I don’t know what Brother Jowan told you about me, but I assure you very little of it is likely true. That man exists purely to taunt me and he tells the other villagers lies about me all the time just to turn them against me. Luckily, most people don’t believe him. Every Sunday, my congregation is larger than his.
He’s petulant too. Did you know he only wanted to be on the council because I was on it? Isn’t that a little childish?
I confess to being a deeply flawed human and that monk, priest or whatever he is tends to bring out the worst in me. He makes me far angrier than anyone or anything else.
But let us talk about something else.
I see you have a drink. Good, good. I don’t usually partake but I rather like some of the beer served in The King’s Head.
As you can tell from my attire, I am a puritan. A gatekeeper of Christ’s church on Earth. You may tell from my accent that I am not from around here. I’m from Surrey, a small village just outside Guildford. You probably haven’t heard of it and I’d be surprised if it hadn’t been swallowed up by the city itself.
I found favour among some close friends of Oliver Cromwell. It was on his direct order that I came to Salmonweir to take charge of the church. This is a particular point of pride for me because it was the only time I ever met The Lord Protector and to have had such trust placed in be based on the word of others…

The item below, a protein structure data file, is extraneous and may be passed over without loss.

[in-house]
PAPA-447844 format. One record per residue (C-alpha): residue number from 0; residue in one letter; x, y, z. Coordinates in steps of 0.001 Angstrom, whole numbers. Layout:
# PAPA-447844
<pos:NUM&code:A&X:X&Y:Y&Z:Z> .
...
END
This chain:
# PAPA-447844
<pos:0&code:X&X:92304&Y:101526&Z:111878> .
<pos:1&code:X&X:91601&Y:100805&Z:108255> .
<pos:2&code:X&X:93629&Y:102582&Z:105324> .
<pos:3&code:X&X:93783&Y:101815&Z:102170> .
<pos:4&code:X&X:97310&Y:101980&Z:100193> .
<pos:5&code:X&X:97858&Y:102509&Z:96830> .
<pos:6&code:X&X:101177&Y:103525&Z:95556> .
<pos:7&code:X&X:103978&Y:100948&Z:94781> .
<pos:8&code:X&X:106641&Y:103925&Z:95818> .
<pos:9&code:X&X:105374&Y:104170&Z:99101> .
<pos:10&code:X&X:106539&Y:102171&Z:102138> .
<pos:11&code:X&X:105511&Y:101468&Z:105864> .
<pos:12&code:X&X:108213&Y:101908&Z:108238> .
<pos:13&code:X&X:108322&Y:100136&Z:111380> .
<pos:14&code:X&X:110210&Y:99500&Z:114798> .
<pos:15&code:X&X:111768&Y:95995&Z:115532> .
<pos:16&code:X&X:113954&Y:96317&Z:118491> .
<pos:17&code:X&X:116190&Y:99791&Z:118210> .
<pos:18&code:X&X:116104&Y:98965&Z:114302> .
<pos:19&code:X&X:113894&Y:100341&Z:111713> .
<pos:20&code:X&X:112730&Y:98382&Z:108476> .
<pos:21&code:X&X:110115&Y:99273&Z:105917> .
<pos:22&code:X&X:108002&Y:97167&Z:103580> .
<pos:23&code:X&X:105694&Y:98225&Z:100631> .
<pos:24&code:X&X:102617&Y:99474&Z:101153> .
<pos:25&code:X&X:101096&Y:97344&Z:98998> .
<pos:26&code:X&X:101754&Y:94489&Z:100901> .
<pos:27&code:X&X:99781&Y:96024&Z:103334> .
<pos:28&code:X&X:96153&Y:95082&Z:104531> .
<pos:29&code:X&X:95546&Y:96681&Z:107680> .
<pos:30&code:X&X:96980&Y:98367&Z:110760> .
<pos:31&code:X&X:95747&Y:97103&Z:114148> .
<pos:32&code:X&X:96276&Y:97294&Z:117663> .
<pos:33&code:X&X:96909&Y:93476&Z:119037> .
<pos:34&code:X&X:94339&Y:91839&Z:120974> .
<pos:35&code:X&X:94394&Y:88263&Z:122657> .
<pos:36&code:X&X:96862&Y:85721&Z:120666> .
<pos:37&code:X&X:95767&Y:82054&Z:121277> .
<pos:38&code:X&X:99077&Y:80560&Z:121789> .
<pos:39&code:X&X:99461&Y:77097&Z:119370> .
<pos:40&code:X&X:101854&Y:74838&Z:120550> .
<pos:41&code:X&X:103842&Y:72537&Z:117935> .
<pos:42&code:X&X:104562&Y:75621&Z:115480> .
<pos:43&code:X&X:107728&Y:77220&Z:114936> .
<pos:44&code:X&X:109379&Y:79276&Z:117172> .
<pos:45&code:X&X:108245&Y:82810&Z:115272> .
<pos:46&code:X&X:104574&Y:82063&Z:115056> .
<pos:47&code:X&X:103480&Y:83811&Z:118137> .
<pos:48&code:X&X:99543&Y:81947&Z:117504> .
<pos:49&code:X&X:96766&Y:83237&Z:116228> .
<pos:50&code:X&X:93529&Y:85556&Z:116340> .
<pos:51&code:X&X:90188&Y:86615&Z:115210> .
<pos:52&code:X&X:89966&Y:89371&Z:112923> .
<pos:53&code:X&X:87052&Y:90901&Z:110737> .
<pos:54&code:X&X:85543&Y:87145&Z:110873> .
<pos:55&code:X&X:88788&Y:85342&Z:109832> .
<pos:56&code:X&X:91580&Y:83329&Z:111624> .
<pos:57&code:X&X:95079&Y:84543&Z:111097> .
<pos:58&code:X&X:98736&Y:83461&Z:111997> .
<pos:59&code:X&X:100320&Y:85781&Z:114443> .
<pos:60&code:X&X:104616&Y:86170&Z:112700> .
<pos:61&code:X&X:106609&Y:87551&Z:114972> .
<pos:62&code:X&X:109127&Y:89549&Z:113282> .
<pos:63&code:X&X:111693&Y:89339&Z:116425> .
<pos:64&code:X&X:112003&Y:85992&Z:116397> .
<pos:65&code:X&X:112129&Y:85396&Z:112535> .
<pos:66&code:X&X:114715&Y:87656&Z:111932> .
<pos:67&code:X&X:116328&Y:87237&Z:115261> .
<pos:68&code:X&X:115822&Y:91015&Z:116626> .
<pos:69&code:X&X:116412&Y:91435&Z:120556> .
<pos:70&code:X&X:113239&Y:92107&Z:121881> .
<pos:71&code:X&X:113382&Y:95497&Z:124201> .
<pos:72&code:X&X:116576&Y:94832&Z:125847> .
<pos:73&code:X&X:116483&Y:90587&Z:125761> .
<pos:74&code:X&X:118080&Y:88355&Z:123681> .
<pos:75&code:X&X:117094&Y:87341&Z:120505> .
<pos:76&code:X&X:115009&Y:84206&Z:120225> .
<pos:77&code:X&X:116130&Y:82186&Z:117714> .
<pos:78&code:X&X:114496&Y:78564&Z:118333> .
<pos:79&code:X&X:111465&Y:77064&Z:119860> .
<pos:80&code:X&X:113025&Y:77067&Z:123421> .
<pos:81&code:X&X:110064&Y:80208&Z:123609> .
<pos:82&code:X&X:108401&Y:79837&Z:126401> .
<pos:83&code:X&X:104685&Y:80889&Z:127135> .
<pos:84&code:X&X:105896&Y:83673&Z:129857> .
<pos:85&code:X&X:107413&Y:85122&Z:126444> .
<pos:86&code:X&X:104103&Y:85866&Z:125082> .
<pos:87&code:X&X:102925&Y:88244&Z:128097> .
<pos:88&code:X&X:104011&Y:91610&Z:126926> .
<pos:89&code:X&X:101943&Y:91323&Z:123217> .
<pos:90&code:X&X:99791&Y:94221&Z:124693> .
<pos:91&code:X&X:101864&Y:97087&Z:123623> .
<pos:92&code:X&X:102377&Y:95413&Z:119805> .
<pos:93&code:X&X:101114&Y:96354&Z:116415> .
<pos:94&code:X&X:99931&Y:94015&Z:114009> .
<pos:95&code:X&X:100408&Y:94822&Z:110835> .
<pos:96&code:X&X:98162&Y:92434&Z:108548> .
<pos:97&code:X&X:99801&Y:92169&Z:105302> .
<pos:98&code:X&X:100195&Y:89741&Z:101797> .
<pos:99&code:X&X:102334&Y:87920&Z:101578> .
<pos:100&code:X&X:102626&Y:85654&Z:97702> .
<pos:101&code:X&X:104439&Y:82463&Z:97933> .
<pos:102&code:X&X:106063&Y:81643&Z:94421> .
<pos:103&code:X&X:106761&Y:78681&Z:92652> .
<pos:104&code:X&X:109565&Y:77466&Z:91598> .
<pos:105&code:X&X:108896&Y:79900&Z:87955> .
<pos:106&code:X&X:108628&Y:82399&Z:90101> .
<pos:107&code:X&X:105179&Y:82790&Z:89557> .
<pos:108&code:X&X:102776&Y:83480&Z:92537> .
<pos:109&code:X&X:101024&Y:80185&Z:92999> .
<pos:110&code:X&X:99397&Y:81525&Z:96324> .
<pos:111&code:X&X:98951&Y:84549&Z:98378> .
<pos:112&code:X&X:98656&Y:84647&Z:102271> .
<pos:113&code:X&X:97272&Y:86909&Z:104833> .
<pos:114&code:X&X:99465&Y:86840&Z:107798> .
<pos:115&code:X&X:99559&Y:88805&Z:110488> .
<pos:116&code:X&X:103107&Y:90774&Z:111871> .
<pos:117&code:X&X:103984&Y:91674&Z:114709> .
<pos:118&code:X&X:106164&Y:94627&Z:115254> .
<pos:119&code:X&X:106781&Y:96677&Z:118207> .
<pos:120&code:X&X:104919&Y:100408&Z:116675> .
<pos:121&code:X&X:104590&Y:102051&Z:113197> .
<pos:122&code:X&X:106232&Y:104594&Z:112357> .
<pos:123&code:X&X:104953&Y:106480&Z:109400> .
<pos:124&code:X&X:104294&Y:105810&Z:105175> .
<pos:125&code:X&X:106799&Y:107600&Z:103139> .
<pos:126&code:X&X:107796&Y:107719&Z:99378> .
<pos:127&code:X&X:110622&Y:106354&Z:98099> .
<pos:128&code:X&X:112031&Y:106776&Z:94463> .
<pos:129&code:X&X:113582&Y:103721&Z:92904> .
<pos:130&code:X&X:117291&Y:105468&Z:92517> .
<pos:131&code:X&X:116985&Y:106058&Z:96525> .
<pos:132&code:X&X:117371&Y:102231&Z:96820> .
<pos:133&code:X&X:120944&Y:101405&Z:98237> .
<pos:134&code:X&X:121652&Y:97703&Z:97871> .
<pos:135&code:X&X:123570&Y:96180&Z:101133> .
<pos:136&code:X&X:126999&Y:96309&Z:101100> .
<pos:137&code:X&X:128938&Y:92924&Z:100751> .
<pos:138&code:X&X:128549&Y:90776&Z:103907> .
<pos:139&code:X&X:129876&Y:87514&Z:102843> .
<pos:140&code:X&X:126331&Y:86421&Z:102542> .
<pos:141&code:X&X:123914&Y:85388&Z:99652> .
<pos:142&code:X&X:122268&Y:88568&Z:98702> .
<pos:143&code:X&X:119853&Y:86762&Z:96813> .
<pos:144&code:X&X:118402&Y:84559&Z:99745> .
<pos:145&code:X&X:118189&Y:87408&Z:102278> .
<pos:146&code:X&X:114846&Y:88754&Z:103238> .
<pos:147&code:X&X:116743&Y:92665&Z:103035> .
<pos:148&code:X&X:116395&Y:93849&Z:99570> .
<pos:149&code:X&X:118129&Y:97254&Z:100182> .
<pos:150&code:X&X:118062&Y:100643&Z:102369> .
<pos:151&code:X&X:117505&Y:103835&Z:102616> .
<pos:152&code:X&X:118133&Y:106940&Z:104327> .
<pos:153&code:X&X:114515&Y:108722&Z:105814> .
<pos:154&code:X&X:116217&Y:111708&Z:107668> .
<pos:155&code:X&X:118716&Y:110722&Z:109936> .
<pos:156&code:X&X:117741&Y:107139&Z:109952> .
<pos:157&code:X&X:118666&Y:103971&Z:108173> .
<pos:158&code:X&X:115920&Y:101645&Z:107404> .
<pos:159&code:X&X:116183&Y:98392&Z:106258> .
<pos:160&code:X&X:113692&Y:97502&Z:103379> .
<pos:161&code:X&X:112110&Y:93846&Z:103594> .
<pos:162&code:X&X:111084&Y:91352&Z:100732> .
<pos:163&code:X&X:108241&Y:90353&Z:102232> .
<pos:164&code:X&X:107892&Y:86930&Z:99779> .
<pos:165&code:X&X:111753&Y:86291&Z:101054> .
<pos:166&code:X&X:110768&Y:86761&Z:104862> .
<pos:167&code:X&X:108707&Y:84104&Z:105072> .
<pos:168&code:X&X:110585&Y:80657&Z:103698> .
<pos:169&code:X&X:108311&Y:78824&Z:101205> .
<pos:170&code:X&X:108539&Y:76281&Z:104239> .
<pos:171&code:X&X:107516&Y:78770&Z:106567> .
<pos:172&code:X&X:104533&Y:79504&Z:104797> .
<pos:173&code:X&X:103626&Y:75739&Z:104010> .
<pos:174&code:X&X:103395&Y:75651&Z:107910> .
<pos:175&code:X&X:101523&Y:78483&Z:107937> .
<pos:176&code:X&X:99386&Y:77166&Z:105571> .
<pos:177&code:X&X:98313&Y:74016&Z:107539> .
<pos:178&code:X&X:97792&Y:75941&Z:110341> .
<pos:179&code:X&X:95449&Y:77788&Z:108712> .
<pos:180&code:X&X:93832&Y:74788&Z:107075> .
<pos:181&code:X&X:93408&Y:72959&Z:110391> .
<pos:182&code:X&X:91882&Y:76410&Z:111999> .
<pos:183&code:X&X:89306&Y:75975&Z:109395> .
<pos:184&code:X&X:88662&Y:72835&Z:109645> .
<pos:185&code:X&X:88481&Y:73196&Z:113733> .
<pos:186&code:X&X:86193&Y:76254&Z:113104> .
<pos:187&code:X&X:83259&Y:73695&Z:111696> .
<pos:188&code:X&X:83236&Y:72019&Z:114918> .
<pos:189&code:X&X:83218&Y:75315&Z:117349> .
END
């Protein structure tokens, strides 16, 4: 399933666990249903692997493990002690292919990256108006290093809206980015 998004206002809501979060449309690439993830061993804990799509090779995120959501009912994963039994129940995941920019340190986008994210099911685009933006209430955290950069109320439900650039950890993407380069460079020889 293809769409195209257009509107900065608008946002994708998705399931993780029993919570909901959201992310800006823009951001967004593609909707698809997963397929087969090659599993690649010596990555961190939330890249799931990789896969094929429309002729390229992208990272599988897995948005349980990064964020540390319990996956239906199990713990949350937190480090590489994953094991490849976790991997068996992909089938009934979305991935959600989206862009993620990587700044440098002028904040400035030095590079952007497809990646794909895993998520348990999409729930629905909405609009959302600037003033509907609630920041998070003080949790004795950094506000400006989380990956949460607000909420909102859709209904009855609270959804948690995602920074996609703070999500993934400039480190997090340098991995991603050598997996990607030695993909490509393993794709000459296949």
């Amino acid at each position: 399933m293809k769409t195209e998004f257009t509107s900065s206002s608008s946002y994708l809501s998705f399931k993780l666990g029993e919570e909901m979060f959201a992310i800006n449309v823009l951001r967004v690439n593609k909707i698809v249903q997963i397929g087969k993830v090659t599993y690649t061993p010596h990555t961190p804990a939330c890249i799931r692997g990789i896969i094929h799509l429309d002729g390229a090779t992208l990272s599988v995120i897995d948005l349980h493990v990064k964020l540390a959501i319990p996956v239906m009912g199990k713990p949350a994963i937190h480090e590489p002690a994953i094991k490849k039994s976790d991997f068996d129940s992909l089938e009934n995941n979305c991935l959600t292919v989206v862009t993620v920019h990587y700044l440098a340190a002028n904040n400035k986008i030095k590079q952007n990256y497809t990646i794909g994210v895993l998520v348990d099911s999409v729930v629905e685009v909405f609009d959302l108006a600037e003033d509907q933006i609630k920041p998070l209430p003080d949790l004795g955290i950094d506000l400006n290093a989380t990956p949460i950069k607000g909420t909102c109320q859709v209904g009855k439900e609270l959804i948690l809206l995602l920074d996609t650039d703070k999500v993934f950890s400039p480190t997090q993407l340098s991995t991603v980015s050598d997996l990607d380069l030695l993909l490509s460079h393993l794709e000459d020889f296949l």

Pride is a sin. I mustn’t let that get the better of me. I thank God for putting me in the right place at the right time for these events to have taken place.
I replaced the vicar who’d fled the church. He was a royalist and thought he would leave before he was forcibly ejected or recalled to London for trial. Nobody knows what happened to him. Did he flee to France to be with his king? Did he move to another part of the country and take on another trade? I do now know. All I do know is that I arrived in a village with no vicar and missing spiritual counsel. It was all chaotic and thankfully, peace and harmony restored.
I never did return to Surrey. I was ki- I died here a few years later while still vicar of the church. In total, I think I was here for three years between 1652 and 1655.
That’s enough of a history lesson from me. If you ever want to talk religion or anything else, my door is always open. You might need to call ahead as I’ve taken up an unusual hobby recently.
Nothing too strange. You may read about it in our upcoming book. Don’t forget to buy a copy before you leave.